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Double-blinded infliximab dose escalation in patients with rheumatoid arthritis
  1. Mahboob U Rahman
  1. Centocor Research and Development, Inc, Malvern, PA, United States
    1. Ingrid Strusberg
    1. Centro Reumatologico Strusberg, Cordoba, Argentina
      1. Piet Geusens
      1. University Hospital Maastricht and University Hasselt, Campus Diepenbeek, Diepenbeek, Belgium, Netherlands
        1. Alberto Berman
        1. Hospital Angel C. Padilla, Tucuman, Argentina
          1. David Yocum
          1. University of Arizona, Tucson, AZ, United States
            1. Daniel Baker
            1. Centocor Research and Development, Inc, Malvern, PA, United States
              1. Carrie Wagner
              1. Centocor Research and Development, Inc, Malvern, PA, United States
                1. John Han
                1. Centocor Research and Development, Inc, Malvern, PA, United States
                  1. Rene Westhovens (rene.westhovens{at}uz.kuleuven.ac.be)
                  1. UZ Gasthuisberg, Leuven, Belgium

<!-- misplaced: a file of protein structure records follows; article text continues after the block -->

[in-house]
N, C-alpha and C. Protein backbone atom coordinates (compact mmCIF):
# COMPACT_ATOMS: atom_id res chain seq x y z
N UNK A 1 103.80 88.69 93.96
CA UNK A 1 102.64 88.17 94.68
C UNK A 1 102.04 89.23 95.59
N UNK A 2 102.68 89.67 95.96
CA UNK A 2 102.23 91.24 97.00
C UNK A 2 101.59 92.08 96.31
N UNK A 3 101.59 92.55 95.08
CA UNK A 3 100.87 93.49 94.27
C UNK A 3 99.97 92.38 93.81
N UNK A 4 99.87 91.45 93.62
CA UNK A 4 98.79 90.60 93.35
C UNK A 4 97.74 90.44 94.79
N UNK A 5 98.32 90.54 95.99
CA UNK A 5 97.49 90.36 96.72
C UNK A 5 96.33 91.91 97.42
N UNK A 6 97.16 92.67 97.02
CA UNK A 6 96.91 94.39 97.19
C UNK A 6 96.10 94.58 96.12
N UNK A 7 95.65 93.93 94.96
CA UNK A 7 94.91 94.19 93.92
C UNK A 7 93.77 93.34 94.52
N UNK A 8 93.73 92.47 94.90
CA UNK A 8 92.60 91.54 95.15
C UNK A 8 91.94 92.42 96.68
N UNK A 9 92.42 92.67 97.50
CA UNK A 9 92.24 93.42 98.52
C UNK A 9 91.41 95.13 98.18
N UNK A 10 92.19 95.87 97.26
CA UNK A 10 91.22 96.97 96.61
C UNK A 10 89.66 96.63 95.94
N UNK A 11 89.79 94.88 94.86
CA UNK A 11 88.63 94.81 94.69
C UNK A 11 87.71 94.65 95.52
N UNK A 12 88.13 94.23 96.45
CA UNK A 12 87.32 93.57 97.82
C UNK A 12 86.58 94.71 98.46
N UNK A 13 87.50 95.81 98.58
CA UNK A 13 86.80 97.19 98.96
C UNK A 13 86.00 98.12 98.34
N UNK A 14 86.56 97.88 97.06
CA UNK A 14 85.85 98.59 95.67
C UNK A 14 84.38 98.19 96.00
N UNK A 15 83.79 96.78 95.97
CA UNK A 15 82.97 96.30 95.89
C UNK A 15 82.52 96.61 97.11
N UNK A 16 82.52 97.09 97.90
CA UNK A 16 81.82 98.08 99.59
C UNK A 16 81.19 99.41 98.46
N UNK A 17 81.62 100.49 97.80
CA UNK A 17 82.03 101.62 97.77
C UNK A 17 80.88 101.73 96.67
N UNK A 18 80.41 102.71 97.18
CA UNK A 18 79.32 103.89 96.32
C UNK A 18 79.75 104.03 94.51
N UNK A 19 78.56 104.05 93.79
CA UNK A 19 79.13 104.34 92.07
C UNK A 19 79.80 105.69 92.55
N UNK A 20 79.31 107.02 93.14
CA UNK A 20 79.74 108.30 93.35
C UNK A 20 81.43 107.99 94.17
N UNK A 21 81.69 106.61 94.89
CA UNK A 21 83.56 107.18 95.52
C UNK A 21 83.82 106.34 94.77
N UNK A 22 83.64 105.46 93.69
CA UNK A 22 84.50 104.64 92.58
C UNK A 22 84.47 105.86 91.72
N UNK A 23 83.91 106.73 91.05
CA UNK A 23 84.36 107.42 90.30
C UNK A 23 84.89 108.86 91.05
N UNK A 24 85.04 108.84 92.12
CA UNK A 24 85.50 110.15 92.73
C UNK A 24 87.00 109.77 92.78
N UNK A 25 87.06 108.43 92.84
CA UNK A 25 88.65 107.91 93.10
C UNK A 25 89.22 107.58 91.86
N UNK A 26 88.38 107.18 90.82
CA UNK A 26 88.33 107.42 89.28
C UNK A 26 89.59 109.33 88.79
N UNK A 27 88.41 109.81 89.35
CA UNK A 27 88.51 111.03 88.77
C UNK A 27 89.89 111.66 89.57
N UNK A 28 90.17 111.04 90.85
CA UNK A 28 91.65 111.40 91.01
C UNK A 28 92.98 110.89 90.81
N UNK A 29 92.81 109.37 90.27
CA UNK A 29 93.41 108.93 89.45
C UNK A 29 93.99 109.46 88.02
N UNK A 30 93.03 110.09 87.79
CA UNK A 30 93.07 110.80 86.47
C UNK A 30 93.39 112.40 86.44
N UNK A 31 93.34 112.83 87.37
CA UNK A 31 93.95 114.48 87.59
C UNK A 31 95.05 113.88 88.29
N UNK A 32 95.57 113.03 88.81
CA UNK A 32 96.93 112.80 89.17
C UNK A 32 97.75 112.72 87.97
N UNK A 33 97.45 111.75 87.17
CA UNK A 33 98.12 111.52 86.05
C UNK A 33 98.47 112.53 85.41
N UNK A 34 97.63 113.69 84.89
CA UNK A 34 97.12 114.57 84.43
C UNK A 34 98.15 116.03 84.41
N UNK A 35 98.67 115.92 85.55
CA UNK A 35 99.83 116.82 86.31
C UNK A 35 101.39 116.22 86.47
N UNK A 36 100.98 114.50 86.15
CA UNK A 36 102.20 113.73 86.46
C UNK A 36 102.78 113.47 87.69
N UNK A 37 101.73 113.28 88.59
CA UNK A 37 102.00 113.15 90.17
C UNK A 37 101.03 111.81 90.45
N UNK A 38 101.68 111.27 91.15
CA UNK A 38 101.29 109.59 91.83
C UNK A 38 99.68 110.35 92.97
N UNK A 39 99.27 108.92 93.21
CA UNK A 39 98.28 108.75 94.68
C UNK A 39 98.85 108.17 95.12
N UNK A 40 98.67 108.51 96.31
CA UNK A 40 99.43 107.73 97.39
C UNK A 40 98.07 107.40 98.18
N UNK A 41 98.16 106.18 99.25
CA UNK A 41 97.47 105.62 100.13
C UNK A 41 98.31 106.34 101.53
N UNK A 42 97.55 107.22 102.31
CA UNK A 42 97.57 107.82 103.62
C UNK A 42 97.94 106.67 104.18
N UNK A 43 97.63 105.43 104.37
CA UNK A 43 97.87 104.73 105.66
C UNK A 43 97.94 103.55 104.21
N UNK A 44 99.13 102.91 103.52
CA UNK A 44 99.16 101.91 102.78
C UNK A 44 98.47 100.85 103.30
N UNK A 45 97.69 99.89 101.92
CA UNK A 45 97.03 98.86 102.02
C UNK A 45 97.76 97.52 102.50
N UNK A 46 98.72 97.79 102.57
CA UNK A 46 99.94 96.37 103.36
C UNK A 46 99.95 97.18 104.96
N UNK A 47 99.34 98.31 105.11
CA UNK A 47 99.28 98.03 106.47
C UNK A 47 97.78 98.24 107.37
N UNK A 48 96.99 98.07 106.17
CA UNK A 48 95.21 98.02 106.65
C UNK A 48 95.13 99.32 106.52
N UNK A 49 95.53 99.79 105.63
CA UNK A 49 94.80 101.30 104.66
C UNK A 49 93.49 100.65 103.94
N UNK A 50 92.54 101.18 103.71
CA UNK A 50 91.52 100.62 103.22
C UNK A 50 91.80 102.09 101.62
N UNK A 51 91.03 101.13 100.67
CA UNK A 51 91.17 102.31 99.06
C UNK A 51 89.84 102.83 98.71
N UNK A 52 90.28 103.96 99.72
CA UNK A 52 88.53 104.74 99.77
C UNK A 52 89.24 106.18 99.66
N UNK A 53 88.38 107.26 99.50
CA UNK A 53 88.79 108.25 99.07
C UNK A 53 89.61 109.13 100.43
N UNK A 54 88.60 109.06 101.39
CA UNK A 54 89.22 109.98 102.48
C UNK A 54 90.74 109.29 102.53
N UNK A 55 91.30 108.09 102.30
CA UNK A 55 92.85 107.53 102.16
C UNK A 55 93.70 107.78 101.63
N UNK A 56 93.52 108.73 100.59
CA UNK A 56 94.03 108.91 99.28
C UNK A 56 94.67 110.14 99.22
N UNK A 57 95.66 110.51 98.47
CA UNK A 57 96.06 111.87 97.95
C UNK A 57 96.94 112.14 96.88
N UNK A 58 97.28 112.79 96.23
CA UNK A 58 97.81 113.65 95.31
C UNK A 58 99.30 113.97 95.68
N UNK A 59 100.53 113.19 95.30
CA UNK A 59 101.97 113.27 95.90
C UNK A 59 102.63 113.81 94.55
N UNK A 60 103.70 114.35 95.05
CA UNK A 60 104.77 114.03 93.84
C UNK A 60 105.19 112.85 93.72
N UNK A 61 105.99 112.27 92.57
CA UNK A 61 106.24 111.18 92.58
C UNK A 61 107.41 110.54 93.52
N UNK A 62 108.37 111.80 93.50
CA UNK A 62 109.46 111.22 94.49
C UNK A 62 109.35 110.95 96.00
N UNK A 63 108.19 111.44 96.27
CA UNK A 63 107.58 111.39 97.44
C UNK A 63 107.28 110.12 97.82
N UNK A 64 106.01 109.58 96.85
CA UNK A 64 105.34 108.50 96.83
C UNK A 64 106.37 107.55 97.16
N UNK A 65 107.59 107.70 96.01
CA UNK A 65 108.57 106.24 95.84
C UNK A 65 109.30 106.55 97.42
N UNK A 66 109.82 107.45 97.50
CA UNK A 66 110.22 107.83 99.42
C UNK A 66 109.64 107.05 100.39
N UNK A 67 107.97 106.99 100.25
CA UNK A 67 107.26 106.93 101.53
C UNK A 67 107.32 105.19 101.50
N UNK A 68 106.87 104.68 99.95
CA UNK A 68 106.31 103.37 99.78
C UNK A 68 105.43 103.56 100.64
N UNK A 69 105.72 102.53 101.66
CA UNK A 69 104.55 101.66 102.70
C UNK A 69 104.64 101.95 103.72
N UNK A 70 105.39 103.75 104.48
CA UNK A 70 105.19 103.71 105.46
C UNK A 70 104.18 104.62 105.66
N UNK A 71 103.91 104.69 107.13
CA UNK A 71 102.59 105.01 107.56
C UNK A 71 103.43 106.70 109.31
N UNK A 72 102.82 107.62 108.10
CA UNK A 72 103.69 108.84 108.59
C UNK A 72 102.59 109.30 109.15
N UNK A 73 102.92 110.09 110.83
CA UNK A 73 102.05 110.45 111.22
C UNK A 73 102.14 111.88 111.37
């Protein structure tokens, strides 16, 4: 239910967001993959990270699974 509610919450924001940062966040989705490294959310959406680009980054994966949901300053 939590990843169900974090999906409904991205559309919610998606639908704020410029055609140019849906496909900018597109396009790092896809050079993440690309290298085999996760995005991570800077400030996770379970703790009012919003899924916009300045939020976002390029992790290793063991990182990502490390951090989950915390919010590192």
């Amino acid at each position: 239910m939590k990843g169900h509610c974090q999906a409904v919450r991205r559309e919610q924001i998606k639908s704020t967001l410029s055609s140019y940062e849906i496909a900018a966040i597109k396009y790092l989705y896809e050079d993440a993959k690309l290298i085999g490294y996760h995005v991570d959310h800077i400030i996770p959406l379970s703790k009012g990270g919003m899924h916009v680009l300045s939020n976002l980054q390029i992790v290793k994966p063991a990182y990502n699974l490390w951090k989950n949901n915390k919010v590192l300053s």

Abstract

                    Objective: To determine the efficacy, safety, and pharmacokinetics of infliximab dose escalation in patients with rheumatoid arthritis (RA) who had an inadequate response to 3 mg/kg infliximab treatment or flared after initially responding.

                    Methods: Patients with active RA, despite receiving methotrexate (MTX), received infliximab 3 mg/kg at weeks 0, 2, 6, and 14 in one of the three arms of the START trial. Beginning at week 22, patients had their infliximab dose increased in a double-blind fashion in increments of 1.5 mg/kg if the total tender and swollen joint count did not improve by at least 20% from baseline (lack of response) or the improvement at week 22 or later worsened by 50% or more (criterion for flare).

                    Results: Of the 329 evaluable patients, 100 (30.4%) patients required dose escalation at or after week 22 because of flare or lack of response. The majority of patients (> 80%) who received up to 3 dose escalations showed „d 20% improvement in the total tender and swollen joint count after their last dose escalation. Patients who required dose escalations generally had lower pre-infusion serum infliximab concentrations than those who did not require dose escalations. The incidences of adverse events and serious adverse events for the patients who received dose escalation(s) were similar to those of patients who did not receive dose escalation.

                    Conclusion: Less than one third of patients required a dose escalation. The majority of patients showed improvement after receiving increased doses of infliximab, without an increased risk of adverse events.

                    • dose escalation
                    • infliximab
                    • rheumatoid arthritis
                    • tumor necrosis factor-alpha

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